Published: January 27th 2011December 29th 2010
Sitting at home planning these trips well in advance is a gas. Working through a forward thinking diary, its easy to tick a couple of boxes to decide to stay two nights at one place, three at the next before moving on again etc. Sounds great on paper. The average human being, living in a cocooned world that the ingests all the information they are given on the internet, clicks buttons on the laptop & assumes that everything will flow smoothly with times actually relating to a local clock or published timetable - is running almost certainly down the road to insanity. The reality generally evolves into a game of Catch Up as an inevitable delay here and there caused by a delayed flight, missed bus or cancelled train; chucks the whole schedule into mayhem. The feeling of security that you feel as you leave home leads to a slowly tightening noose around the neck, as we discovered - yet again this time. In the long run the voice of experience tells me that its best to plot a route as best you can geographically but leave the actual dates fairly open without booking too much in advance, with at least
one day in five spare so as to be able to blend the gaps into each other. Its the old Glass Half Full question. The pessimist may well ponder on lost days & what may have been achieved in that intangible time but the optimist will embrace the occasional extra day to fill with fun when plans have gone well, thus surviving the initial headaches with the added benefit of a more positive outcome. To the realist, the glass was probably 50% larger than was necessary in the first place. Bottom line being, you can easily buy time in advance but claiming it back retrospectively is kinda tricky.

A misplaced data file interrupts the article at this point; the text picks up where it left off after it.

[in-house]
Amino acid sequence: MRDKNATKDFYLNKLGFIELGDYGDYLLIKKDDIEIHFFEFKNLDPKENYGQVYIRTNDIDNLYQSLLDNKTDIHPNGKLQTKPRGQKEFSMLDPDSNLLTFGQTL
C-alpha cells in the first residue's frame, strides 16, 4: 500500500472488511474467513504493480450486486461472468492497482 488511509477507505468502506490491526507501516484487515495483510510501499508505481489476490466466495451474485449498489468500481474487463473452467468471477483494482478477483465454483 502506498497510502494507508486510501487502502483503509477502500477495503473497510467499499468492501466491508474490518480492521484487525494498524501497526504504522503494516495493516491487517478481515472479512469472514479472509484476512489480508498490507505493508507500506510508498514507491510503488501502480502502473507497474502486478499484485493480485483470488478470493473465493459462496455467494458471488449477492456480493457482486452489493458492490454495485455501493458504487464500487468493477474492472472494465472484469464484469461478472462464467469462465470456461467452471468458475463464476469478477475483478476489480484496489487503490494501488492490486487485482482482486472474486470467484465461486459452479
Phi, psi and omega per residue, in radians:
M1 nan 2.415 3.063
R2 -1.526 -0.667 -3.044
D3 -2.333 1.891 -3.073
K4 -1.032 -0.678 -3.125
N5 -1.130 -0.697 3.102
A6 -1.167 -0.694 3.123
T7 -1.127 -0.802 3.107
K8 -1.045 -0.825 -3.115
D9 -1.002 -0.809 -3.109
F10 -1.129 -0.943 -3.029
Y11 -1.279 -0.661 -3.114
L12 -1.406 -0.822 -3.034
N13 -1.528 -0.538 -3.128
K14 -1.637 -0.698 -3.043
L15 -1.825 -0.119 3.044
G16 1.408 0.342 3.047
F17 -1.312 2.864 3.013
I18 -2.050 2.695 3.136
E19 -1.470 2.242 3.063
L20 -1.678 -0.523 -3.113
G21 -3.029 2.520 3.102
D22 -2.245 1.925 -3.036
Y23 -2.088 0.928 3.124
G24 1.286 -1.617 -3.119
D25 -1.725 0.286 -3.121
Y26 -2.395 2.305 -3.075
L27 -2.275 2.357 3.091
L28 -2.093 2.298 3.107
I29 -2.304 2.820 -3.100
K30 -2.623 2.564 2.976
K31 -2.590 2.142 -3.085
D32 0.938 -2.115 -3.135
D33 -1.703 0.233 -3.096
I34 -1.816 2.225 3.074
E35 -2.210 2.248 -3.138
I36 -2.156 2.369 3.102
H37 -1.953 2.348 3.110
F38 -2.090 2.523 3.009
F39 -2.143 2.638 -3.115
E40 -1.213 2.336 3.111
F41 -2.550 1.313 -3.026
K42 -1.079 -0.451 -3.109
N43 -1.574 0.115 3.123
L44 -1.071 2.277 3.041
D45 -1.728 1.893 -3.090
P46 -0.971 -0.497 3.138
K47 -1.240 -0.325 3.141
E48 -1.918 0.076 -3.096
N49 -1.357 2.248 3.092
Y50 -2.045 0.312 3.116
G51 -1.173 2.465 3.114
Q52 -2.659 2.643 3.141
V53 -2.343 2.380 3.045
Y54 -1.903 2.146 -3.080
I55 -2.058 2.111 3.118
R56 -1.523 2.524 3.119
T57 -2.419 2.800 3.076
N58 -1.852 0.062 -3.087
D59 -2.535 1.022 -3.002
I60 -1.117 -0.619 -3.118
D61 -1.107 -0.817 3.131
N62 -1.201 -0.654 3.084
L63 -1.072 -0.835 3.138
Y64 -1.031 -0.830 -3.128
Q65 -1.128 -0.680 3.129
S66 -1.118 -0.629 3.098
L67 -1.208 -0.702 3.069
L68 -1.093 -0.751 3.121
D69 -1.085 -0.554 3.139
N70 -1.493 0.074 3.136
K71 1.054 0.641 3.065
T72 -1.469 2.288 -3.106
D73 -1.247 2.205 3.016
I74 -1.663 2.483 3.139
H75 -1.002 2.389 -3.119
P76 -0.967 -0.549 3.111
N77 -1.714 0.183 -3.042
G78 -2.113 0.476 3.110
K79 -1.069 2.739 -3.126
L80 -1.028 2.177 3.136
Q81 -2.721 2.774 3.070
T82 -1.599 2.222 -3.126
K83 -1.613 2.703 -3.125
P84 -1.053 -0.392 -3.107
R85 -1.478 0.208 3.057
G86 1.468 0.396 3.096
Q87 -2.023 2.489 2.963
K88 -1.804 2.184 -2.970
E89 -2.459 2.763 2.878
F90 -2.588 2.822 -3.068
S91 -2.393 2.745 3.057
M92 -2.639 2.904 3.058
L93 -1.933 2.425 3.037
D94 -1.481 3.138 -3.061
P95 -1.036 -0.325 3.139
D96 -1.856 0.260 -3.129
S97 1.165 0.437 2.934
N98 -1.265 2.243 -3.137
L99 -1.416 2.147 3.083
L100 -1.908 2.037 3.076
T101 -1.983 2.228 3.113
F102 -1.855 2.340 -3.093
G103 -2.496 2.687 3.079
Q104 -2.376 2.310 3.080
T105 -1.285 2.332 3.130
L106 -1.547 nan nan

We now found ourselves having eight days at one specific location which is something of a luxury when on the move. A chance to properly unpack the bags & make a nest. Unwind at last & pretend that you are on holiday rather than competing on some Japanese TV game show where endurance beyond the call of duty is called for because of the fiascos encountered on the way. Mai Pen Rai fits the bill perfectly as a retreat from whatever the rest of us regard as being the Real
Beware The Noose Of Time
It Follows You Like The Grim Reaper. Often Unobserved But Always Lurking Somewhere In The Background.
World. A beautiful beach backed with a suitably palm covered mountain range dotted with a staccato of twee looking stilted wooden bungalows on various levels that look like Mother Nature herself had perched them there. The calibre of guest also being in the World Class category. Some days when the weather closes in and the warm rain comes down, most folk spend a fair chunk of the day hanging out in the restaurant. Inevitably striking up conversations with fellow guests, each & every one of which has a story to tell. Its always fascinating to meet folk getting out and embracing the world from a different perspective from their homeland. We are very lucky to be alive at this point in time. An apex between living on a constantly shrinking planet where reasonably cheap travel has opened many doors to alternative lifestyles but at the same time having enough hidden gems tucked away to discover before they end up like Benidorm.